***Every Friday (#FeatureFriday), we will feature an up and coming woman working in film and television who is fearlessly blazing her own path in the world of television and film while proving to the world that anything is possible. This week, K. Nicole Mills had the pleasure of speaking with filmmaker, screenwriter, storyteller, Stacey Parshall Jensen who is also the co-founder of Through The Wilderness LLC, a film production company dedicated to telling untold stories and “New Takes On Old Tales” Parshall Jensen speaks about having the courage to pursue your passion through hard work and persistence, and also stresses the importance of working to perfect your craft.
I grew up in this little rural town in the southwest corner of Minnesota. At that time, I could count the families of color on one hand. It was a white little town. My mother is Native American, and I didn’t know my father, but he was black (and maybe Latino); however, I realized I wanted to be a writer when I was a little kid. I was the geeky girl with a stack of books in the backyard sitting in the apple tree. I knew early on that I wanted to be a storyteller.
I wound up going to school for Mass Communications. I was doing really well, and received straight A’s in all of my Journalism classes; however, I wasn’t showing up for the rest of my classes, so of course, my GPA dropped down to a 1.87 and I was unable to graduate.
I moved back home to live with my mother and worked three part-time jobs to figure out a way to get out of that small town. I wound up moving to Minneapolis, and had my own funky store. Shortly after, I decided that I wanted to be a Social Director on a cruise ship, so I went to school to learn more about that. In the process, I wound up getting pregnant.
With the newfound responsibility of a child, I quickly developed purpose and my child was more than enough reason for me to change my life. I needed my degree and was determined to quickly figure out my calling. After my daughter was born, I went back to school to complete my undergraduate degree. I received my BA in Liberal Studies with a focus on Human Service Administration and placed an emphasis on women and children. I worked for a battered woman’s shelter, and created a children’s program. I became a child advocate and began telling the stories about women and their survival. After a few years, I went to graduate school and received a Master’s in Liberal Studies in interdisciplinary child social policy.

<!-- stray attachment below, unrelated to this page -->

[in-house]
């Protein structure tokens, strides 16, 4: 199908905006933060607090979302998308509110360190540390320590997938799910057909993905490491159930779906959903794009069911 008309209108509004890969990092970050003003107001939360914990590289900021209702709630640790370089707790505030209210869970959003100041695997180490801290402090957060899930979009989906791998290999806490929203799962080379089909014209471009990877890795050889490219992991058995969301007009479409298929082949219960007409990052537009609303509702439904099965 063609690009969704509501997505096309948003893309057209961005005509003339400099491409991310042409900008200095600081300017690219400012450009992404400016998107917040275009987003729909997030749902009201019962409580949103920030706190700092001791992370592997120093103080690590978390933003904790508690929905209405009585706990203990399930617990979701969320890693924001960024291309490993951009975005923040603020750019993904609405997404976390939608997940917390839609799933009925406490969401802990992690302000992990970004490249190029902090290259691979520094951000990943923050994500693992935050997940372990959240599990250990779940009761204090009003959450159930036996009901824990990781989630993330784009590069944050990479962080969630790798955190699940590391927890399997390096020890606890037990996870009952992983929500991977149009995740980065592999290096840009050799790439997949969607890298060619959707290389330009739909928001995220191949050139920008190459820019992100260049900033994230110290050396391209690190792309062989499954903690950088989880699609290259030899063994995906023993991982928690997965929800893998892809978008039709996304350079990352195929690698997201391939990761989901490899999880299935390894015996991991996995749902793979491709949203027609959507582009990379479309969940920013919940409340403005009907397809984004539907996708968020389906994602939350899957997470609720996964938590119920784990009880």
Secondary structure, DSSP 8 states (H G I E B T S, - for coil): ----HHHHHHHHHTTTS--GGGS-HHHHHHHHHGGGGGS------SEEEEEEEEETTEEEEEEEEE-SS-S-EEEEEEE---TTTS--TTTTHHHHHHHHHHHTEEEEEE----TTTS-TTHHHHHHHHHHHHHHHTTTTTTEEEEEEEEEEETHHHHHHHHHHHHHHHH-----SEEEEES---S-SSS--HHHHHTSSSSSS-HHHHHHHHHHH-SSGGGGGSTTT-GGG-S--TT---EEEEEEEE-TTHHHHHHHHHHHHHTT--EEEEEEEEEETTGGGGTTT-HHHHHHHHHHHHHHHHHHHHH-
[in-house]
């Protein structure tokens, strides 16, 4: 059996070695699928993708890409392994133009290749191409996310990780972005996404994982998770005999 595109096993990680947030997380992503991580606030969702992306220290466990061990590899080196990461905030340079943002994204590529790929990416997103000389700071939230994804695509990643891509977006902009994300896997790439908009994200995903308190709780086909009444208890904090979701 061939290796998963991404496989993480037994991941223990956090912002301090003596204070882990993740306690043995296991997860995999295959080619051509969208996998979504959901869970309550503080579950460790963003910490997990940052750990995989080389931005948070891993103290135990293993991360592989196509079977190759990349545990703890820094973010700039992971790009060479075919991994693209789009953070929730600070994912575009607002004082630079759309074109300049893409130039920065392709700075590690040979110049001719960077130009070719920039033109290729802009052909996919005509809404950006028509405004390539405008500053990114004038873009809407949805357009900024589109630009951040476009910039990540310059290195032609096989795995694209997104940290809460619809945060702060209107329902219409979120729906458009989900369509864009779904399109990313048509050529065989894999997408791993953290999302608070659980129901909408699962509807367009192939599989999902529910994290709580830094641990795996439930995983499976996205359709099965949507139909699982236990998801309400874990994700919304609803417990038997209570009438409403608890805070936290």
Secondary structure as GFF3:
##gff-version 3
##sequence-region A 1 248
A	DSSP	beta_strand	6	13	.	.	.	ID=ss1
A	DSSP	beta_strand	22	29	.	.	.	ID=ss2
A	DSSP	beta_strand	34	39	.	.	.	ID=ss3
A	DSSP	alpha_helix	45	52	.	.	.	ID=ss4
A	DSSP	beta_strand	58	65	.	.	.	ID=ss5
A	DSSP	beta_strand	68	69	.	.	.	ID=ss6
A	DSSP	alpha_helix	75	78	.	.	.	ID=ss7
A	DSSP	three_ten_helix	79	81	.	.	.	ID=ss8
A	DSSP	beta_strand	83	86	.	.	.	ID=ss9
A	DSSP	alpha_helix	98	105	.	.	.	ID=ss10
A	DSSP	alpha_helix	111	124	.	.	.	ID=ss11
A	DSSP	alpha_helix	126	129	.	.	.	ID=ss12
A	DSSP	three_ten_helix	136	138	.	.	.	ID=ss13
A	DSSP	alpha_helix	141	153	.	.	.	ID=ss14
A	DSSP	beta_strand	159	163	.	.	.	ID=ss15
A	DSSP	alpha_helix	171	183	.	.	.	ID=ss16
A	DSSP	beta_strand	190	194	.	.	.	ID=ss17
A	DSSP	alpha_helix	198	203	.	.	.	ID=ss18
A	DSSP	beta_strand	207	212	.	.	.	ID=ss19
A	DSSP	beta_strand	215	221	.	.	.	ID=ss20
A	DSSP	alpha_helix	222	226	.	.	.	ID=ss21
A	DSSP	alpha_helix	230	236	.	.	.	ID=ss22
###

My sister passed away, and that changed everything that I initially thought I knew about life. I decided to revisit what I was passionate about as a child, writing and storytelling. I received my first MFA in Creative Writing in 2005 from Hamline University in St. Paul, MN at the same time as I was working in theater at The Playwright Center and writing plays. I was a single parent, taking two classes at a time, working in theater, and writing plays. It was a lot of work, but I loved every single minute of it. I loved writing and was learning how to hone in on my voice.
“I had something that I needed to say, and started to trust my gut to honor that lens. I started to give more power to my experiences coming from a small town, being raised by a Native mother, and not quite understanding what it meant to be a black woman at that time.”
I decided to look at Dramatic Writing Programs at UCLA and USC. In 2006 I met my now husband, Peter, and applied to film school. I was denied at UCLA and wait listed at USC. After being wait listed, I worked around the clock to hone in on my skills. I would read and study scripts, and I also started studying films. I was writing plays and really immersed in the world of theater so my goal was to figure out the difference on the page between being a playwright and a screenwriter. In 2007 I moved to LA with my daughter, Lanee Bird. Peter was already here doing the MFA in Writing for Performance At CalArts. I reapplied and got into both USC and UCLA. I chose USC’s School of Cinematic Arts and got my second MFA. We all graduated in 2010.